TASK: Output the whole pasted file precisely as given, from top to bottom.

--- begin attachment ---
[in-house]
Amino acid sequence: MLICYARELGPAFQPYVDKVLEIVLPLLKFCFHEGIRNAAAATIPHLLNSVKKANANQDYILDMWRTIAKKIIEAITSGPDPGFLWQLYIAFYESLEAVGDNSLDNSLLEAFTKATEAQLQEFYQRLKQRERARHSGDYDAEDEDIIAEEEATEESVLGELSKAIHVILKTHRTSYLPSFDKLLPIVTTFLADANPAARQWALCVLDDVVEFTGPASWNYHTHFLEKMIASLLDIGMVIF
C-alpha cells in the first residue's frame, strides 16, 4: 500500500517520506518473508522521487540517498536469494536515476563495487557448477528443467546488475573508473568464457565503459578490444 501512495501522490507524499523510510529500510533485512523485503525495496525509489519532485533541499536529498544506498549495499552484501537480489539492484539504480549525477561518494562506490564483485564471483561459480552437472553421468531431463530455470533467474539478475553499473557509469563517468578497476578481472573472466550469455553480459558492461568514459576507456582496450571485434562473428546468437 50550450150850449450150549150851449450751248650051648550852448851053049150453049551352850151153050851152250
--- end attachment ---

[in-house]
Amino acid sequence: MLICYARELGPAFQPYVDKVLEIVLPLLKFCFHEGIRNAAAATIPHLLNSVKKANANQDYILDMWRTIAKKIIEAITSGPDPGFLWQLYIAFYESLEAVGDNSLDNSLLEAFTKATEAQLQEFYQRLKQRERARHSGDYDAEDEDIIAEEEATEESVLGELSKAIHVILKTHRTSYLPSFDKLLPIVTTFLADANPAARQWALCVLDDVVEFTGPASWNYHTHFLEKMIASLLDIGMVIF
C-alpha cells in the first residue's frame, strides 16, 4: 500500500517520506518473508522521487540517498536469494536515476563495487557448477528443467546488475573508473568464457565503459578490444 501512495501522490507524499523510510529500510533485512523485503525495496525509489519532485533541499536529498544506498549495499552484501537480489539492484539504480549525477561518494562506490564483485564471483561459480552437472553421468531431463530455470533467474539478475553499473557509469563517468578497476578481472573472466550469455553480459558492461568514459576507456582496450571485434562473428546468437 50550450150850449450150549150851449450751248650051648550852448851053049150453049551352850151153050851152250